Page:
5. A double guide sleeve drill guide as recited in claim 4, wherein the guide sleeve threaded hole is formed by a smooth arcuate segment that secured in a top end of the cavity that is opposed by a threaded arcuate top surface of the fixed block, said fixed block bottom surface is in contact with a spring means for biasing said fixed block threaded arcuate top, surface towards said smooth arcuate segment; said fixed mounting block further including a hole formed through the side of said guide rod body and into the side of said fixed block forming a right angle to the side of said guide rod body and is spaced apart from said threaded arcuate top surface, a straight cylindrical shaft means having a groove formed thereacross said hole formed through the guide rod body and the fixed mounting block is adapted to receive said cylindrical shaft means; a set pin that is secured through said fixed block and fits in said shaft means groove, said set pin, when said shaft means is displaced moves along said shaft means groove surface, displacing said fixed block against said spring biasing and spreading apart said arcuate threaded top surface and said smooth arcuate segment, with release of the displacing force on said shaft means, said set pin travels along and seats in said shaft means groove, closing said arcuate threaded top surface and said smooth arcuate segment together as the threaded hole; and means for displacing said shaft means.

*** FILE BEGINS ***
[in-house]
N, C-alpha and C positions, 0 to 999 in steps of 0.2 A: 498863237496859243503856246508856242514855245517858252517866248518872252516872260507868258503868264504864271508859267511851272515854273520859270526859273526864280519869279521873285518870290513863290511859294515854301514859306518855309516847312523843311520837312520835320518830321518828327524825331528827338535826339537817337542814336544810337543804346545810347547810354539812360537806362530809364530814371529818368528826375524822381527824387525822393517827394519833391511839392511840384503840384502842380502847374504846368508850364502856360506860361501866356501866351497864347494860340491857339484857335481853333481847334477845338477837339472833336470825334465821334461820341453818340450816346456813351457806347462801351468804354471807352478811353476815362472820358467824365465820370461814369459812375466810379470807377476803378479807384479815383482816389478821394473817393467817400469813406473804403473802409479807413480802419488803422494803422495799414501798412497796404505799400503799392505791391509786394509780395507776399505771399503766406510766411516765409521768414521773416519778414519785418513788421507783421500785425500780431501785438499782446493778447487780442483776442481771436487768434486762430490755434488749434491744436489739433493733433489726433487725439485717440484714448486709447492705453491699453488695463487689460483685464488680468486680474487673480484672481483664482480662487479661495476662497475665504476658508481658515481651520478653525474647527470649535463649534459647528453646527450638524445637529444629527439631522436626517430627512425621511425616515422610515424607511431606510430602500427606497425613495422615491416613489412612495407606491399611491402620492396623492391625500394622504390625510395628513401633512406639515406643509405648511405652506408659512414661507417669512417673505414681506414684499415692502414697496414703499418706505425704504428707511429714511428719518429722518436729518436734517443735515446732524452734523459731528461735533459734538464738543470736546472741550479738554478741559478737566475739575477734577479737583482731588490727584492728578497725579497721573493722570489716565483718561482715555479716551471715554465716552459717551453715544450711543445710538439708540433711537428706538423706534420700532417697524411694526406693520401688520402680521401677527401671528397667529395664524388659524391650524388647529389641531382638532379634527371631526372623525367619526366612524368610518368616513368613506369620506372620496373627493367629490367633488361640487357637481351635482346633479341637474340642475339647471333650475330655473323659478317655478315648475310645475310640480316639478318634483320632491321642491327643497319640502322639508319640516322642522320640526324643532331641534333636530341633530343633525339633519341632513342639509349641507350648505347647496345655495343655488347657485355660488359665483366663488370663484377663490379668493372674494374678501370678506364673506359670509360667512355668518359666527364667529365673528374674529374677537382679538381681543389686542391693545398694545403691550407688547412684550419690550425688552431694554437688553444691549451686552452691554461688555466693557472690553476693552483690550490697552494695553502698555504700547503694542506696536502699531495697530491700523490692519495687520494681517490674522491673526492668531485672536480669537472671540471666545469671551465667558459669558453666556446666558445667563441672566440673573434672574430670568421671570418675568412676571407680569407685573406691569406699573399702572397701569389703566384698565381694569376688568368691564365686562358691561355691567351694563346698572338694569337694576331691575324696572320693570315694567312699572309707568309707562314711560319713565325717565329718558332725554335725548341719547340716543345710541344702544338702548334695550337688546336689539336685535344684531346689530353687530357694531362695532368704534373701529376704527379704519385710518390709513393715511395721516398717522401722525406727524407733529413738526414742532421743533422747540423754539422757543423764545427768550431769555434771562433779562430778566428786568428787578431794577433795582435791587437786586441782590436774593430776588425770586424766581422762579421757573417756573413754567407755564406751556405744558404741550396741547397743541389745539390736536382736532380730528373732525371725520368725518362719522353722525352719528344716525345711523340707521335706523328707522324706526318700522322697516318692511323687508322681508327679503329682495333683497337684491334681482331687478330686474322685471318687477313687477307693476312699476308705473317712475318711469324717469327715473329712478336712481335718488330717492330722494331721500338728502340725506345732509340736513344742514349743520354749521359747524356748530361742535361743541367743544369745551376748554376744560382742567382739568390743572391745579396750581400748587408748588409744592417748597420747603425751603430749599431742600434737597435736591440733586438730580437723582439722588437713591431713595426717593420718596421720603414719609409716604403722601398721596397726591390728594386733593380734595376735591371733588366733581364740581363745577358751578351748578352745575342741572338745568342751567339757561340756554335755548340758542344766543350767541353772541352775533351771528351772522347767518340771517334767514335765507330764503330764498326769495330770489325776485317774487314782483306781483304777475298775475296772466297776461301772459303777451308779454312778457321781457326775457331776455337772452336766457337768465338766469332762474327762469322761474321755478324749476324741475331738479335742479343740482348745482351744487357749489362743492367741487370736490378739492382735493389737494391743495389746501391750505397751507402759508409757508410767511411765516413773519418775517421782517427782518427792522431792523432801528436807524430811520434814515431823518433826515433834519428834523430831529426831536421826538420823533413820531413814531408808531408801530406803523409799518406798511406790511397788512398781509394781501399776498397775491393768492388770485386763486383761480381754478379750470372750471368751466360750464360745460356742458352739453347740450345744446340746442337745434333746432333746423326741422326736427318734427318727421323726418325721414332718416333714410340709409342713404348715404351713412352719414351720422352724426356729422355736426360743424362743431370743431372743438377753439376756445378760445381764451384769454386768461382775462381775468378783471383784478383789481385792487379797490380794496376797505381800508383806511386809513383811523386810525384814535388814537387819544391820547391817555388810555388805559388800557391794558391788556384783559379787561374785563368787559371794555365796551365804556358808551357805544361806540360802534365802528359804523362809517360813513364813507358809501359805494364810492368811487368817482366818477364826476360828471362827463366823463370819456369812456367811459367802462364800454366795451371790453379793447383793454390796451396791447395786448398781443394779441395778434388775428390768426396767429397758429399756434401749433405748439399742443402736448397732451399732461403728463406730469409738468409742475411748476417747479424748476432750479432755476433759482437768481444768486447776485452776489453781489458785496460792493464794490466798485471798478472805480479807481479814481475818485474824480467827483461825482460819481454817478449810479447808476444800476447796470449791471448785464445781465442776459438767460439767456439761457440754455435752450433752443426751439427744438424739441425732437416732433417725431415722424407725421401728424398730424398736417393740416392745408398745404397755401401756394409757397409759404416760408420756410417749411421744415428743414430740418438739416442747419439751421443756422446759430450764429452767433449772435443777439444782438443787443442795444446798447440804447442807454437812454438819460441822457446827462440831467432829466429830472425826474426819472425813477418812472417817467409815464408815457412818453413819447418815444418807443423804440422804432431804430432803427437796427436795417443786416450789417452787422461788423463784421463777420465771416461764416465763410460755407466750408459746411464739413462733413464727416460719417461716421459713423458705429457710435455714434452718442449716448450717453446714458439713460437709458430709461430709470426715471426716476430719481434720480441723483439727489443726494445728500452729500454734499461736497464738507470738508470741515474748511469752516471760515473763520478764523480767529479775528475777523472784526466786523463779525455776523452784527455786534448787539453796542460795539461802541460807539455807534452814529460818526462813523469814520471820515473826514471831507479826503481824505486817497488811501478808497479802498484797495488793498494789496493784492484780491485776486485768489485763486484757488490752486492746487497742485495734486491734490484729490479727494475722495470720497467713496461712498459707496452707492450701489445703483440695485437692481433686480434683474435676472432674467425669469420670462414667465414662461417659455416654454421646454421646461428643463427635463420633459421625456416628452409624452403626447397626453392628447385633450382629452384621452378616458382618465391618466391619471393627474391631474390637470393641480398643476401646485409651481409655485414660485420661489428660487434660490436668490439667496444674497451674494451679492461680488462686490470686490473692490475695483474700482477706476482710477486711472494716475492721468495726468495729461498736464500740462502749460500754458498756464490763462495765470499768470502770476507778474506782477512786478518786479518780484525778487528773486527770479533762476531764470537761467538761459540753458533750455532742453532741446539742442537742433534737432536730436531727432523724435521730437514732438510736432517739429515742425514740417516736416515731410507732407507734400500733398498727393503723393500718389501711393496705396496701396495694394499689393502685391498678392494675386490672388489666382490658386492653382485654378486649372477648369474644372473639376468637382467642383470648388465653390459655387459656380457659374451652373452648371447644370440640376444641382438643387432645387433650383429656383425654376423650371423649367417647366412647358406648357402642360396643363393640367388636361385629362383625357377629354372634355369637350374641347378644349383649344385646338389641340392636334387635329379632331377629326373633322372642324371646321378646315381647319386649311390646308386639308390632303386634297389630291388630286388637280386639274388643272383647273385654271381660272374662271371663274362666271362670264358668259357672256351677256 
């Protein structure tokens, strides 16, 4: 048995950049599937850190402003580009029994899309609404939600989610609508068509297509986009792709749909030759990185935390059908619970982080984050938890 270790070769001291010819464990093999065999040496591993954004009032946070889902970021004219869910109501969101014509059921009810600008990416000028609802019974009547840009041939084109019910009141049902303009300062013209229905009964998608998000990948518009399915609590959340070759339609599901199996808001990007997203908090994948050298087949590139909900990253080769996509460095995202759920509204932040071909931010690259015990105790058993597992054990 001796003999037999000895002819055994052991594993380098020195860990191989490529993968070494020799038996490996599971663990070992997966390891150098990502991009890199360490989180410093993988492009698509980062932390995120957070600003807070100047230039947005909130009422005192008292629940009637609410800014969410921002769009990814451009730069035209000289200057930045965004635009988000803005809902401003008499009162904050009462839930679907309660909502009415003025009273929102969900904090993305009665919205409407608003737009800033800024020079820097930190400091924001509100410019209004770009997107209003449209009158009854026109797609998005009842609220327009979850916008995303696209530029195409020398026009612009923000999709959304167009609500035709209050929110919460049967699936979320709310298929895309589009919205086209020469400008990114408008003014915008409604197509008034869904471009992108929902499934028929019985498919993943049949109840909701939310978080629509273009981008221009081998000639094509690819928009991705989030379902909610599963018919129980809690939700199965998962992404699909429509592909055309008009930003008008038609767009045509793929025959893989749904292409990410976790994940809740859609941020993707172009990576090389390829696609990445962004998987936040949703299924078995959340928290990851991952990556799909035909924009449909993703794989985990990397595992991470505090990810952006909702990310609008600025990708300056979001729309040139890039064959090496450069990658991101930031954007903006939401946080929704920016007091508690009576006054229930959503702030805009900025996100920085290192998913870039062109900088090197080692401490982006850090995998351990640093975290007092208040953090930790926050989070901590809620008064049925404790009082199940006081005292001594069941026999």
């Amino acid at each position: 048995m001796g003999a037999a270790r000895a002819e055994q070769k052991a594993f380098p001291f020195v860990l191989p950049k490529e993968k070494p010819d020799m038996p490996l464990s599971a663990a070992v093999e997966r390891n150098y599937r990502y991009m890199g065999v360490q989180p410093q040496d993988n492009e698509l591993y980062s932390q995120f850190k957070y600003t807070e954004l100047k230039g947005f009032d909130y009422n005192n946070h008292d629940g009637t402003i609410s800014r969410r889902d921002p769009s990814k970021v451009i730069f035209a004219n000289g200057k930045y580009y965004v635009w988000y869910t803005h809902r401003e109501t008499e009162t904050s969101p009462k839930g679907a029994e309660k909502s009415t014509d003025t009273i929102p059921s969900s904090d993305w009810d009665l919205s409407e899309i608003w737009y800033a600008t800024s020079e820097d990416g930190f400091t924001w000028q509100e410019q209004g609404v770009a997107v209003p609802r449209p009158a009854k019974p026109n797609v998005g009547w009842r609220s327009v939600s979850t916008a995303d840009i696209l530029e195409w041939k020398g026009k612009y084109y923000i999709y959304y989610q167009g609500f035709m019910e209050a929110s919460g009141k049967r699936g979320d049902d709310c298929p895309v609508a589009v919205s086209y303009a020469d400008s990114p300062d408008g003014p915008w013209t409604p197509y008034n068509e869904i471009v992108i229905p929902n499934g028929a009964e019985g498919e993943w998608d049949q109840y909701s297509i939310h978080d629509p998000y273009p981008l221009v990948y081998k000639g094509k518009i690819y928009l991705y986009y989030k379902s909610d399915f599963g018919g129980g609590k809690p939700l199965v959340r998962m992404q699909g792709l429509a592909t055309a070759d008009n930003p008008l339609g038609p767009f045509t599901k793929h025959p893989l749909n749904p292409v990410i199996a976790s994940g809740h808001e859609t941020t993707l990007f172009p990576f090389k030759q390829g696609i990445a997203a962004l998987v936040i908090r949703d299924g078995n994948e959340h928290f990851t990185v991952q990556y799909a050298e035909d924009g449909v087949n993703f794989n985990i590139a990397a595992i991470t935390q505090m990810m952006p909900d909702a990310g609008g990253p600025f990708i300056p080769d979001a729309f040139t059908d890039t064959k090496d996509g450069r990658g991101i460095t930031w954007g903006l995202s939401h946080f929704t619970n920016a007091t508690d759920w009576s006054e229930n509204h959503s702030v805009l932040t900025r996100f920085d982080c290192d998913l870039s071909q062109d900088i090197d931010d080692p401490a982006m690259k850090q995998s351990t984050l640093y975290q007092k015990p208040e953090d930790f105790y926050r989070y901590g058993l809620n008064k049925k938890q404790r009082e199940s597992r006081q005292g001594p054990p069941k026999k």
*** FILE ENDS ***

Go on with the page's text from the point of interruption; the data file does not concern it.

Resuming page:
6. A double guide sleeve drill guide as recited in claim 5, further including a slot formed into the guide rod body that intersects the threaded hole formed through the fixed block.
7. A double guide sleeve drill guide as recited in claim 4, wherein the movable block is a rectangular section of material that has the threaded guide sleeve hole formed off-center across the rectangular movable block wide surfaces, and said rectangular movable block is also drilled longitudinally, off-set from said guide sleeve receiving hole, from end to end, and said longitudinal hole is threaded to receive a threaded shaft fitted through a bottom end of the guide rod and is turned through said movable block longitudinal threaded hole arranged in the guide rod cavity, said movable block to travel up and down along said threaded shaft as it is turned; means for maintaining said threaded shaft to turn freely in said guide rod cavity; and means for turning said threaded shaft.
8. A double guide sleeve drill guide as recited in claim 1, wherein the guide sleeve consists of a cylindrical threaded body portion with a broad head on one end and with a smooth cylindrical shaft extending from the cylindrical threaded body portion other end, the end face of said smooth cylindrical shaft is radially serrated; and said guide sleeve includes a longitudinal hole formed therethrough.
9. A double guide sleeve drill guide as recited in claim 8, wherein the longitudinal hole formed through the guide sleeve is tapered outwardly, proximate to the broad head end, and tapers inwardly to the original hole diameter proximate to the junction of the cylindrical threaded body portion with the smooth cylindrical shaft.
Description
BACKGROUND OF THE INVENTION

1. Field of the Invention

This invention relates to surgical devices and in particular to drill guides as are used in arthroscopic surgical procedures for knee reconstruction involving forming tibial and femoral tunnels that intersect the ligament points of origin in the knee joint, the invention for drilling holes through the distal femur and proximal tibia to intersect points along which tibial and femoral tunnels.

2. Prior Art